Some may be offended by the association, but Sarah Palin is a vivid example of the type of person who seeks the power of leadership, but does not understand or accept the responsibility for such. Governor Palin represents ideas and views that deserve to be discussed and debated, but in a responsible manner. One does not demonstrate an understanding of the responsibility of leadership when they tell their followers, “don’t retreat … reload.” When Sarah Palin was plucked from the pool of political obscurity to become John McCain’s running mate, she was given the opportunity of leadership (which she should be credited with taking full advantage of), but clearly her subsequent actions and words demonstrate that she did not understand the responsibility that came with the opportunity.
When Sara Palin speaks people listen. That is a good thing for those who believe as she does, but this power can be intoxicating and destructive for those – and their followers – who do not understand or accept the responsibility to use this power responsibly. It may be that Sara Palin will mature and come to understand the responsibility of leadership, but until that happens she is little more than a poster child for demagoguery. It may not seem fair to single out Sara Palin as an example of defective political leadership when there is a galaxy full of such examples, but it is her immense potential opportunity for leadership that elevates her above the crowd. Those who are blessed with the most opportunity for leadership have the greatest responsibility to act responsibly.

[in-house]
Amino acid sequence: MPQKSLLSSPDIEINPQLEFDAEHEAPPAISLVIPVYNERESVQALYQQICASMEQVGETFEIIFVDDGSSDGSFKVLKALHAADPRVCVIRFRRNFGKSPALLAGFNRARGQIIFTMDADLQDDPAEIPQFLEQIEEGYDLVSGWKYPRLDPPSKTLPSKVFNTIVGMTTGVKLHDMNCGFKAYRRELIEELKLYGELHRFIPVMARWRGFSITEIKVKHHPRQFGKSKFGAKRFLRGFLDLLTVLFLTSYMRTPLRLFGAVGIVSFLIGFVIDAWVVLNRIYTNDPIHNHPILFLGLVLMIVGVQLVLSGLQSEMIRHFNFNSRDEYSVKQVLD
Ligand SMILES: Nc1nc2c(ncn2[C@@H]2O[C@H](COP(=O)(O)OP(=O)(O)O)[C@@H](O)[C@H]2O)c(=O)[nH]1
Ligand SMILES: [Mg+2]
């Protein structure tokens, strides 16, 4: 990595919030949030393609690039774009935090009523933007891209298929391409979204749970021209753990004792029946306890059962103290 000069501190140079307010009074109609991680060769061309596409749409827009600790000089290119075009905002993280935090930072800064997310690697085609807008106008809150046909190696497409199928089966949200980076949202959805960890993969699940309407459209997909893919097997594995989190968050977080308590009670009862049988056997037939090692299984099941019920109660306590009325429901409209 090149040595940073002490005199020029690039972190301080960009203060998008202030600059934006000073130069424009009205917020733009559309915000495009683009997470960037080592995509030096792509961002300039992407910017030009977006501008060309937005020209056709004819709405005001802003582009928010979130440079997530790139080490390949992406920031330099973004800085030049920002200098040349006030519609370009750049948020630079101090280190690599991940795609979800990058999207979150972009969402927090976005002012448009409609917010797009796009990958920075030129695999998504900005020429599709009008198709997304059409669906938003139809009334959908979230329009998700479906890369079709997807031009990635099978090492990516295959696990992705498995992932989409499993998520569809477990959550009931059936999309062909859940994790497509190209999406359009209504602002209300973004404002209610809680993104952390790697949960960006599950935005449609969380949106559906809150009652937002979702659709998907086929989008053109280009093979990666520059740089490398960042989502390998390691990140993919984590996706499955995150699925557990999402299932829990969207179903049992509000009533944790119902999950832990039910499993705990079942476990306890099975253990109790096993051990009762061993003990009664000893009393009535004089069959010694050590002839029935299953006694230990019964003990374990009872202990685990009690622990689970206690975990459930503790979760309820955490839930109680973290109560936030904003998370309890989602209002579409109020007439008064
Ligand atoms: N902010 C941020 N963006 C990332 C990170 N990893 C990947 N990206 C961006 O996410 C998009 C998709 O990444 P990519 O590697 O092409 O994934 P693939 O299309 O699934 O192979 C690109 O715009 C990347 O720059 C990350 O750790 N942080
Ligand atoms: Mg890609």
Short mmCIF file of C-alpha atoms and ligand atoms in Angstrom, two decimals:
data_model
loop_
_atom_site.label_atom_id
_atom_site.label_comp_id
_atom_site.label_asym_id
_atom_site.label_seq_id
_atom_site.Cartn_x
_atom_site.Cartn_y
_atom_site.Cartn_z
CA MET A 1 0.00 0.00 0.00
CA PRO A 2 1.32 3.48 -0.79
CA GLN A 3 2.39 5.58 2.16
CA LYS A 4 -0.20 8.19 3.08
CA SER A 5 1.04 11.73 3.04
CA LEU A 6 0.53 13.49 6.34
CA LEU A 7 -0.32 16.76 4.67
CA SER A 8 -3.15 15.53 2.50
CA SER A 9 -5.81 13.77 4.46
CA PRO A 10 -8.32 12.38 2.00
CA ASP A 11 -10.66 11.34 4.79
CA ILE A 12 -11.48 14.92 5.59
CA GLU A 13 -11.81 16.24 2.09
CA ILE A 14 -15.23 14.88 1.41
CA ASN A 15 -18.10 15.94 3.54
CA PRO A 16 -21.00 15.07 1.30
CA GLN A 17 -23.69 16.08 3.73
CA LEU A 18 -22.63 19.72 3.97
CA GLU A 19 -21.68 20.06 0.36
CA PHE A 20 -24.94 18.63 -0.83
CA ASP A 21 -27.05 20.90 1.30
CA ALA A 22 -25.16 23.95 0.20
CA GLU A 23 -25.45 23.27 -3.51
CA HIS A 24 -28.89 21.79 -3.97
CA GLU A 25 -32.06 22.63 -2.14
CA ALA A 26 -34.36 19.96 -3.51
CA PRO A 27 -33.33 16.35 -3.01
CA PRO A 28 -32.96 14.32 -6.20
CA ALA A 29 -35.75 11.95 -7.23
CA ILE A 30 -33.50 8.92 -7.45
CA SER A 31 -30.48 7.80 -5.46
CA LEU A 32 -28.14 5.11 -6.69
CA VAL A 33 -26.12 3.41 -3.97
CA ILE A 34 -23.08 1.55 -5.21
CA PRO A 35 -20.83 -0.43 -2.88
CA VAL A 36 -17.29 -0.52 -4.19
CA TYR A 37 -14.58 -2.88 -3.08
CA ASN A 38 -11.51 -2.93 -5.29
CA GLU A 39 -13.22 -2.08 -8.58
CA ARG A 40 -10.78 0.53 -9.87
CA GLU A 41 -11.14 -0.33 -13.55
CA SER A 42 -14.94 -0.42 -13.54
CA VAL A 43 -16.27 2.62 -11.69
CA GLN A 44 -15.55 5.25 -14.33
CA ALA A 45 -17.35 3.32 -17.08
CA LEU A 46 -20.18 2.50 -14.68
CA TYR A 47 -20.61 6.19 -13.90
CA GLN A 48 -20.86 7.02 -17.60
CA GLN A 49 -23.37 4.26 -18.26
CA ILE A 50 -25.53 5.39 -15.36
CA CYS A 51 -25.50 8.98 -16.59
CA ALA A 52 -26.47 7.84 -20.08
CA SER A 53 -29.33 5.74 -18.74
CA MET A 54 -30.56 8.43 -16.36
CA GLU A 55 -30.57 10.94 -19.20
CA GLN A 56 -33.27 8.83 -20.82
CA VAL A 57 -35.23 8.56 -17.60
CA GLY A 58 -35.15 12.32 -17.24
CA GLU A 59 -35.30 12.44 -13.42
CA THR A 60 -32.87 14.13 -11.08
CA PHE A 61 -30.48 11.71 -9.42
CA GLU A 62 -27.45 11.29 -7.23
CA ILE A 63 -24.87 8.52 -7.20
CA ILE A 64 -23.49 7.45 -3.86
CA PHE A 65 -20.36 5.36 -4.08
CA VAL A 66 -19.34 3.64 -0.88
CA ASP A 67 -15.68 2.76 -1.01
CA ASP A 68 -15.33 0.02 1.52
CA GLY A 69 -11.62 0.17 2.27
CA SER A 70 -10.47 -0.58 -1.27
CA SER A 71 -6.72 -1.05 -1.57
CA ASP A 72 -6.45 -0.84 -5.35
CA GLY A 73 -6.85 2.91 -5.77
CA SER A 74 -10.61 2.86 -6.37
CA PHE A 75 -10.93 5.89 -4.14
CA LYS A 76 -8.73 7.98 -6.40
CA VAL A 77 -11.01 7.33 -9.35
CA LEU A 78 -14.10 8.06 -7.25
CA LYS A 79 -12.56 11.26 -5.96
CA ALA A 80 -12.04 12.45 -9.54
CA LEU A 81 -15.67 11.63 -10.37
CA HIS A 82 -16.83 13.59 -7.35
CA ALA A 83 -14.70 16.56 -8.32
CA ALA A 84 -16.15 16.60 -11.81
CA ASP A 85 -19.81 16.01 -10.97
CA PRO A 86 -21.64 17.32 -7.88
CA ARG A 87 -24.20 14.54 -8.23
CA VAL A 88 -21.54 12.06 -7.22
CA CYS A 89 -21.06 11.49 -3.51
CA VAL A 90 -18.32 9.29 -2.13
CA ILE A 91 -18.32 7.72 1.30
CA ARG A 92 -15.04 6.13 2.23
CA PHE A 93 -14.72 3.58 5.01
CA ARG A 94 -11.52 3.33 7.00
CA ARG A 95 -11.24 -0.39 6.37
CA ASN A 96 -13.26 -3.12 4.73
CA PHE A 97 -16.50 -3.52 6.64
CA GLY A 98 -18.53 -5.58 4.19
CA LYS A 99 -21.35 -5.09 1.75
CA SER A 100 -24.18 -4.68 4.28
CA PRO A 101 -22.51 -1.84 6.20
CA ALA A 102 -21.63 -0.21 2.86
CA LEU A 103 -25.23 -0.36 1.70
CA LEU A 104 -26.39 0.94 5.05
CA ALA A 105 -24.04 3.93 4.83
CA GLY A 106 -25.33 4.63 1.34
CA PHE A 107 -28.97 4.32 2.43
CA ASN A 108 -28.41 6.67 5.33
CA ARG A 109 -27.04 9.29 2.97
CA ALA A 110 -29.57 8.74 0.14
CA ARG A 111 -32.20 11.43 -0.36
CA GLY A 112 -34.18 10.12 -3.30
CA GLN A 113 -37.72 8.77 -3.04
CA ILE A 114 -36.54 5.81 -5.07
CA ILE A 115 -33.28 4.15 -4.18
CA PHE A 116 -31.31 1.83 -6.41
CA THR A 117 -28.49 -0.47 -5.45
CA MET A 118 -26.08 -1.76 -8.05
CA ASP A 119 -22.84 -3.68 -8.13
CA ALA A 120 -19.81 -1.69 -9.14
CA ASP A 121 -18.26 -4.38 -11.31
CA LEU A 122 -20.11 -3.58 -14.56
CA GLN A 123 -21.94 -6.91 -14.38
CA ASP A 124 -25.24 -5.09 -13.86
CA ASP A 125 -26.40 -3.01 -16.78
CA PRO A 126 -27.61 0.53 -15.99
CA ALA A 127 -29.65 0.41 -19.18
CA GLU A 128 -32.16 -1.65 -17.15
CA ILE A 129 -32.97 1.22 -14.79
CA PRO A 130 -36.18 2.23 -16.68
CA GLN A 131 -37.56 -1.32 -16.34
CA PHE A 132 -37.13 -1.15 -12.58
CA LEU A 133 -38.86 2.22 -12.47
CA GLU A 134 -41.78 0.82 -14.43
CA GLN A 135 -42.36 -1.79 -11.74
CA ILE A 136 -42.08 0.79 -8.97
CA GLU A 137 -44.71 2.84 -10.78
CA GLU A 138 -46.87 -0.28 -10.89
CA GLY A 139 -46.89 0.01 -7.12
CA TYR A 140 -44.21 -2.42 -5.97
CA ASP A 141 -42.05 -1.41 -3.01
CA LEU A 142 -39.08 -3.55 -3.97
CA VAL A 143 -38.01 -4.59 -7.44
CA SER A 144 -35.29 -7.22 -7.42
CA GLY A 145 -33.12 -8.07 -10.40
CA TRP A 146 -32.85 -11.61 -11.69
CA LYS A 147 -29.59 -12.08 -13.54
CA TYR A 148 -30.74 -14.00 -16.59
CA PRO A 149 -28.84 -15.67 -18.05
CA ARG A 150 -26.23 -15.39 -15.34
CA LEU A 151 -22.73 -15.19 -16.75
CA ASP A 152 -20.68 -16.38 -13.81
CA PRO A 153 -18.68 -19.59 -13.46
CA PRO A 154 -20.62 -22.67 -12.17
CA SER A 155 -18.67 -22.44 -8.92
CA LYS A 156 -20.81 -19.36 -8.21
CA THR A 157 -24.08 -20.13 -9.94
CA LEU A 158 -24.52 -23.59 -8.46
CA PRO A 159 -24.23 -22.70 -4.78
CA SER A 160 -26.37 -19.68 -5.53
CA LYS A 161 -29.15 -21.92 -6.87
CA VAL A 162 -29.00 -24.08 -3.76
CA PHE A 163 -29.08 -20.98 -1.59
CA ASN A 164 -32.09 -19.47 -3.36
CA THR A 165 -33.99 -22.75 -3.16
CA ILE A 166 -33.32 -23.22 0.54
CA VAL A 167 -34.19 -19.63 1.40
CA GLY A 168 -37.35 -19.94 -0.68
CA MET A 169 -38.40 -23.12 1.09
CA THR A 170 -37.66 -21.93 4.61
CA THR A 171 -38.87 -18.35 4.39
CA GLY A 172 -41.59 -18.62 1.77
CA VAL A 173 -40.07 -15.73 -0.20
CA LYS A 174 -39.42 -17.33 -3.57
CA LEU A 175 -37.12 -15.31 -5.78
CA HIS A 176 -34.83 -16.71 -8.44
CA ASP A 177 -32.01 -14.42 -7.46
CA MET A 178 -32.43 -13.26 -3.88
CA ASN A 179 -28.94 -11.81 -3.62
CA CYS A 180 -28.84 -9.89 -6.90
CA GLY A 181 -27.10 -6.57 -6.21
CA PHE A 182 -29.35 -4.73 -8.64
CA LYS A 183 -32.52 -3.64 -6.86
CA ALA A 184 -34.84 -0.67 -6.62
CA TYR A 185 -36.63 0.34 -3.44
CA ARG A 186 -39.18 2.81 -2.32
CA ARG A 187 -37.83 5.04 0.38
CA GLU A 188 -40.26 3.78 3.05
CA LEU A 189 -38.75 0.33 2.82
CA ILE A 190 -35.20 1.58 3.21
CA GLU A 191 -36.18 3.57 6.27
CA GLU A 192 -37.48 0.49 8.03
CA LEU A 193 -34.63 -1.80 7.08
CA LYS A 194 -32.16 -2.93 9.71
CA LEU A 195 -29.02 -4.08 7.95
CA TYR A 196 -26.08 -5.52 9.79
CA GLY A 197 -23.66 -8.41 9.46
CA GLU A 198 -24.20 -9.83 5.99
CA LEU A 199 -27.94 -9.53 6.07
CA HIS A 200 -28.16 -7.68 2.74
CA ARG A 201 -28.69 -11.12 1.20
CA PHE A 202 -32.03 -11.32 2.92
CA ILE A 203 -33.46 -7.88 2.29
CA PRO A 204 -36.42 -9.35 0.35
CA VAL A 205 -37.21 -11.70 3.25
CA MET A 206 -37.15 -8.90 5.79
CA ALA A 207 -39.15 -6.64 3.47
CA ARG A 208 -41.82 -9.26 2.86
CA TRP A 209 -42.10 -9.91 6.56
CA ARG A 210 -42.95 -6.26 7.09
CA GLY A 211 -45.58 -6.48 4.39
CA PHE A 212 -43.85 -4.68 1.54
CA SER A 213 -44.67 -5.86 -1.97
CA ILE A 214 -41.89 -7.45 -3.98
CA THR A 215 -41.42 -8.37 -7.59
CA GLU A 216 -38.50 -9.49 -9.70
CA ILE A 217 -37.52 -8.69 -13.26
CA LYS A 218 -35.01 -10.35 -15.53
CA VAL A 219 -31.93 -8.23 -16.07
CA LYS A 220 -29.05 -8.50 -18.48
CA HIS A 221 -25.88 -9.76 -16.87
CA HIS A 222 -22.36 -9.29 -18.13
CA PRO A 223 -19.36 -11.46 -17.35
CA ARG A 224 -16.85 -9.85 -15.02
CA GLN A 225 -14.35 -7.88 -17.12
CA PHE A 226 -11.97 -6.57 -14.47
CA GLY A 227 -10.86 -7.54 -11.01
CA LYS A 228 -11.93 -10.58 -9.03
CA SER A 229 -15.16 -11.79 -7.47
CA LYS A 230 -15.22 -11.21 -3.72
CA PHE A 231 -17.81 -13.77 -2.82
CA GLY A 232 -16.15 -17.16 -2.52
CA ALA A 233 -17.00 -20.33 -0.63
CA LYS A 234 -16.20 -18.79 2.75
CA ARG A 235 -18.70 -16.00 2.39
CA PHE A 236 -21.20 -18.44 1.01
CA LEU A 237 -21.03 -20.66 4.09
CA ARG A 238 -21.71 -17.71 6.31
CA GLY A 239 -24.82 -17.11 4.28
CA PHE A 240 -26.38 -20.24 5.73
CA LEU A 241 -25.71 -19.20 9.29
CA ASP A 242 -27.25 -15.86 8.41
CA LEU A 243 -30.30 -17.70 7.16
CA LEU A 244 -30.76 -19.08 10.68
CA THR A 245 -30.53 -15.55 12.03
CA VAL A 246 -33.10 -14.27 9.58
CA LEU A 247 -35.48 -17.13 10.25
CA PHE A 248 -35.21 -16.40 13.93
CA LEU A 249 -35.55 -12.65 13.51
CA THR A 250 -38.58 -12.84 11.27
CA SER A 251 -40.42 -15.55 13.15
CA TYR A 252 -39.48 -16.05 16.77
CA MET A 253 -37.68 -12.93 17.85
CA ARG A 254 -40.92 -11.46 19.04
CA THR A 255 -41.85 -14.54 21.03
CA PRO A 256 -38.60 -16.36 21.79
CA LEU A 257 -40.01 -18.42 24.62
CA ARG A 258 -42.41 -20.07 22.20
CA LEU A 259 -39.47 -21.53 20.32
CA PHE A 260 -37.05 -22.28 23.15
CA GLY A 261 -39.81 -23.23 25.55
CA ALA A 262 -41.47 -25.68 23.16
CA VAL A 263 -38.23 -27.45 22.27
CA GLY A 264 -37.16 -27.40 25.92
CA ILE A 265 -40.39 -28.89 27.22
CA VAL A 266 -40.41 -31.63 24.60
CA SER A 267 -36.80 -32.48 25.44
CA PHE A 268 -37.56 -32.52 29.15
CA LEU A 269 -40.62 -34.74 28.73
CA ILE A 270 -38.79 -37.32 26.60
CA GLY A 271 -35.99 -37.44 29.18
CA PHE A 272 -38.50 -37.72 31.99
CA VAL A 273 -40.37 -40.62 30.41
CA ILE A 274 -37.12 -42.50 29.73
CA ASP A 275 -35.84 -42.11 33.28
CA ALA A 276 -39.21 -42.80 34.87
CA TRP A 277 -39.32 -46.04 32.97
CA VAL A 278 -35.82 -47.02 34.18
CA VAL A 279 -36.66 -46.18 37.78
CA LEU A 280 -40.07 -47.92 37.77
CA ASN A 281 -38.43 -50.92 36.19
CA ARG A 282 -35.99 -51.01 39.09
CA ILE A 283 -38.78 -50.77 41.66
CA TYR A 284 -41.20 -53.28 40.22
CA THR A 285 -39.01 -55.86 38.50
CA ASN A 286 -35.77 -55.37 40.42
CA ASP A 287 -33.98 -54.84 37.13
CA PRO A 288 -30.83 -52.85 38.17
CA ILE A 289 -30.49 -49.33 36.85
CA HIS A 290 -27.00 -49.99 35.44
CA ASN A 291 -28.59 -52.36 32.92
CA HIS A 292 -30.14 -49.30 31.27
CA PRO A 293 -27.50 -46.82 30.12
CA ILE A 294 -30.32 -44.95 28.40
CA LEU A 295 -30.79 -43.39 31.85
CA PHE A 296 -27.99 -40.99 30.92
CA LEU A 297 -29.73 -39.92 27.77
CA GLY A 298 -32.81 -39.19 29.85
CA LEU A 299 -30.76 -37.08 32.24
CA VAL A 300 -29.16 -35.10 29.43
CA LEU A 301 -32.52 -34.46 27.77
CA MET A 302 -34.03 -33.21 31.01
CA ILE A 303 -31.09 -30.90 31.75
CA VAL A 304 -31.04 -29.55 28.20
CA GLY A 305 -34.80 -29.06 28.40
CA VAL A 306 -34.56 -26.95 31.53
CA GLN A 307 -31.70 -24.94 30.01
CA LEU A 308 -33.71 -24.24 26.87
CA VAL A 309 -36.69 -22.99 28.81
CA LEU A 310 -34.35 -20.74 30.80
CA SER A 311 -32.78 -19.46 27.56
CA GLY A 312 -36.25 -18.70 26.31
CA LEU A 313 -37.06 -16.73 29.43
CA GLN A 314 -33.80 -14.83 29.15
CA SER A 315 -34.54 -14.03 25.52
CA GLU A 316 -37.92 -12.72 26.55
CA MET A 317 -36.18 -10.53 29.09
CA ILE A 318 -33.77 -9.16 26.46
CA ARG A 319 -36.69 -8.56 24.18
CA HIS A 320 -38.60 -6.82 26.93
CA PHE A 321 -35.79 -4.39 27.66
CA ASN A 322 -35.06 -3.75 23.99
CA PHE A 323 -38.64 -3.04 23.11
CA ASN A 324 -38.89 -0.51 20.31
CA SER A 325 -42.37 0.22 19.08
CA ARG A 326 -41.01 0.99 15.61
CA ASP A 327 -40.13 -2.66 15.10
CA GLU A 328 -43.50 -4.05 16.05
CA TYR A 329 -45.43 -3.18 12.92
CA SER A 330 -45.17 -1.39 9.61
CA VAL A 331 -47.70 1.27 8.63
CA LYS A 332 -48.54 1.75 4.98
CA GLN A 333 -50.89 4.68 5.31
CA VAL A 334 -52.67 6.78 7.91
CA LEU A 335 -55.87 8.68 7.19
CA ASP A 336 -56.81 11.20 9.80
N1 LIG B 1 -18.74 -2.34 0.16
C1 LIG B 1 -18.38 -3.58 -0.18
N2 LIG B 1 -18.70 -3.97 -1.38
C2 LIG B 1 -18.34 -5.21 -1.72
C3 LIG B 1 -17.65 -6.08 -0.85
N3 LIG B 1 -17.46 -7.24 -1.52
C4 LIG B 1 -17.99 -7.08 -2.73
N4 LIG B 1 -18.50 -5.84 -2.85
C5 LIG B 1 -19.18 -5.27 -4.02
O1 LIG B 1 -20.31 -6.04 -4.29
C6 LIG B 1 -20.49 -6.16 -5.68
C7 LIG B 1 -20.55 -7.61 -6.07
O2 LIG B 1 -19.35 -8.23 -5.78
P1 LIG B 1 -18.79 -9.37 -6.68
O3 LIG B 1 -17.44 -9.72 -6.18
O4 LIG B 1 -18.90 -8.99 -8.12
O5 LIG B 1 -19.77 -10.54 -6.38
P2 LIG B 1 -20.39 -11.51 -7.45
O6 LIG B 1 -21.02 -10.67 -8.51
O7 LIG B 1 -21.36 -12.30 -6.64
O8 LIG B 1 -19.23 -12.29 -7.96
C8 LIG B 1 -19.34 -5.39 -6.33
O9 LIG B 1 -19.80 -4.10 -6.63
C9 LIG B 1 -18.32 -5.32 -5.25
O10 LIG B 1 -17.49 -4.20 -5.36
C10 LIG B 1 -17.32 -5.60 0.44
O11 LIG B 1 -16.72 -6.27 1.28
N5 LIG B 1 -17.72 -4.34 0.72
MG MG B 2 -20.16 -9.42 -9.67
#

One discouraging sign for the development of Sarah Palin as a responsible leader was exhibited in her eight-minute video diatribe aired after the tragedy in Tucson. Rather than console the real victims – whom she didn’t even mention – and call for a more civil form of political discussion, she assumed the role of a wrongly wounded victim. Even if politicians and pundits in the media wrongly connected her actions and words to the motivations of the shooter, her decision to attack the attackers rather than rise above the fray, demonstrated an immaturity in the understanding of leadership. Unfortunately, she responded more like a wounded despot or an offended demagogue than an effective and understanding leader.
Of course, it is not just Sarah Palin and a passel of other politicians who have demonstrated a lack of understanding of real leadership. The business community is full of such pretenders who can also serve as a lesson for those who seek to lead.